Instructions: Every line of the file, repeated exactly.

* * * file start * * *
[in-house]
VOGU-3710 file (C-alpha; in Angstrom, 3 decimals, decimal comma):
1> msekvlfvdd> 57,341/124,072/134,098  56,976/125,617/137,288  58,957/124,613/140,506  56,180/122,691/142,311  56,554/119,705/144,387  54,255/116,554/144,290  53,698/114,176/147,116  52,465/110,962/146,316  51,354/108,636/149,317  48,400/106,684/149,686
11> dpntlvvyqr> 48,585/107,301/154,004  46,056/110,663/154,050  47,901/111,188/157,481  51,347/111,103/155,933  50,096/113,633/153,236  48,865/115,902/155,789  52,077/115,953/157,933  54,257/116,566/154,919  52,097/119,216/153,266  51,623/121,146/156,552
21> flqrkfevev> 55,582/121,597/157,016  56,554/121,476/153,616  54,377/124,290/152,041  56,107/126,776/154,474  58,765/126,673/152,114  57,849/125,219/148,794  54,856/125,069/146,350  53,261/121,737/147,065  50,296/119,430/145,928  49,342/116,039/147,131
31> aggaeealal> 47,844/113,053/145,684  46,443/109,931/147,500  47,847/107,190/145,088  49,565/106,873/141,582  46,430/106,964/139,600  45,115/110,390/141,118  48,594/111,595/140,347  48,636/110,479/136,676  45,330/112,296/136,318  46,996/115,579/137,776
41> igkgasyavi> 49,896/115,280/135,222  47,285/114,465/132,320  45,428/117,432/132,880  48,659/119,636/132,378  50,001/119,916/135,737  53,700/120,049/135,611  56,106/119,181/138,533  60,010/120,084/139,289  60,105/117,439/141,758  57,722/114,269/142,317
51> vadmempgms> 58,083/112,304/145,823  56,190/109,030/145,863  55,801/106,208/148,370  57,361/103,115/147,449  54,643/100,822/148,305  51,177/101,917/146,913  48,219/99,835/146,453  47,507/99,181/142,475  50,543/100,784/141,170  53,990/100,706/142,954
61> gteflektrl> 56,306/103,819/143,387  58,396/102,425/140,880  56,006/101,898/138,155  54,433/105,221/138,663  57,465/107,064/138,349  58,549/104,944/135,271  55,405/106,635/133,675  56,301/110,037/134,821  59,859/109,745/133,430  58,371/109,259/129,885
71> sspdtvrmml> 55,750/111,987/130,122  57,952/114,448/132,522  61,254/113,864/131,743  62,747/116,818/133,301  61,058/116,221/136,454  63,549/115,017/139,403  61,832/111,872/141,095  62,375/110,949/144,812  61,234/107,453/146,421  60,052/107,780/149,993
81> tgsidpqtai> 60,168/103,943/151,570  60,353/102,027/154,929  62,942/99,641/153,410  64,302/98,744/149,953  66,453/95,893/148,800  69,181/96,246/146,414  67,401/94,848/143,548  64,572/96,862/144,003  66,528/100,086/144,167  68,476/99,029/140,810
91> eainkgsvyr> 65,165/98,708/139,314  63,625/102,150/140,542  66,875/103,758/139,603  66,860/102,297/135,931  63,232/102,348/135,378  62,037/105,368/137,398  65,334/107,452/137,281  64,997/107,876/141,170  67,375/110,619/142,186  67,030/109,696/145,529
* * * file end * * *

[in-house]
VOGU-3710 file (C-alpha; in Angstrom, 3 decimals, decimal comma):
1> msekvlfvdd> 57,341/124,072/134,098  56,976/125,617/137,288  58,957/124,613/140,506  56,180/122,691/142,311  56,554/119,705/144,387  54,255/116,554/144,290  53,698/114,176/147,116  52,465/110,962/146,316  51,354/108,636/149,317  48,400/106,684/149,686
11> dpntlvvyqr> 48,585/107,301/154,004  46,056/110,663/154,050  47,901/111,188/157,481  51,347/111,103/155,933  50,096/113,633/153,236  48,865/115,902/155,789  52,077/115,953/157,933  54,257/116,566/154,919  52,097/119,216/153,266  51,623/121,146/156,552
21> flqrkfevev> 55,582/121,597/157,016  56,554/121,476/153,616  54,377/124,290/152,041  56,107/126,776/154,474  58,765/126,673/152,114  57,849/125,219/148,794  54,856/125,069/146,350  53,261/121,737/147,065  50,296/119,430/145,928  49,342/116,039/147,131
31> aggaeealal> 47,844/113,053/145,684  46,443/109,931/147,500  47,847/107,190/145,088  49,565/106,873/141,582  46,430/106,964/139,600  45,115/110,390/141,118  48,594/111,595/140,347  48,636/110,479/136,676  45,330/112,296/136,318  46,996/115,579/137,776
41> igkgasyavi> 49,896/115,280/135,222  47,285/114,465/132,320  45,428/117,432/132,880  48,659/119,636/132,378  50,001/119,916/135,737  53,700/120,049/135,611  56,106/119,181/138,533  60,010/120,084/139,289  60,105/117,439/141,758  57,722/114,269/142,317
51> vadmempgms> 58,083/112,304/145,823  56,190/109,030/145,863  55,801/106,208/148,370  57,361/103,115/147,449  54,643/100,822/148,305  51,177/101,917/146,913  48,219/99,835/146,453  47,507/99,181/142,475  50,543/100,784/141,170  53,990/100,706/142,954
61> gteflektrl> 56,306/103,819/143,387  58,396/102,425/140,880  56,006/101,898/138,155  54,433/105,221/138,663  57,465/107,064/138,349  58,549/104,944/135,271  55,405/106,635/133,675  56,301/110,037/134,821  59,859/109,745/133,430  58,371/109,259/129,885
71> sspdtvrmml> 55,750/111,987/130,122  57,952/114,448/132,522  61,254/113,864/131,743  62,747/116,818/133,301  61,058/116,221/136,454  63,549/115,017/139,403  61,832/111,872/141,095  62,375/110,949/144,812  61,234/107,453/146,421  60,052/107,780/149,993
81> tgsidpqtai> 60,168/103,943/151,570  60,353/102,027/154,929  62,942/99,641/153,410  64,302/98,744/149,953  66,453/95,893/148,800  69,181/96,246/146,414  67,401/94,848/143,548  64,572/96,862/144,003  66,528/100,086/144,167  68,476/99,029/140,810
91> eainkgsvyr> 65,165/98,708/139,314  63,625/102,150/140,542  66,875/103,758/139,603  66,860/102,297/135,931  63,232/102,348/135,378  62,037/105,368/137,398  65,334/107,452/137,281  64,997/107,876/141,170  67,375/110,619/142,186  67,030/109,696/145,529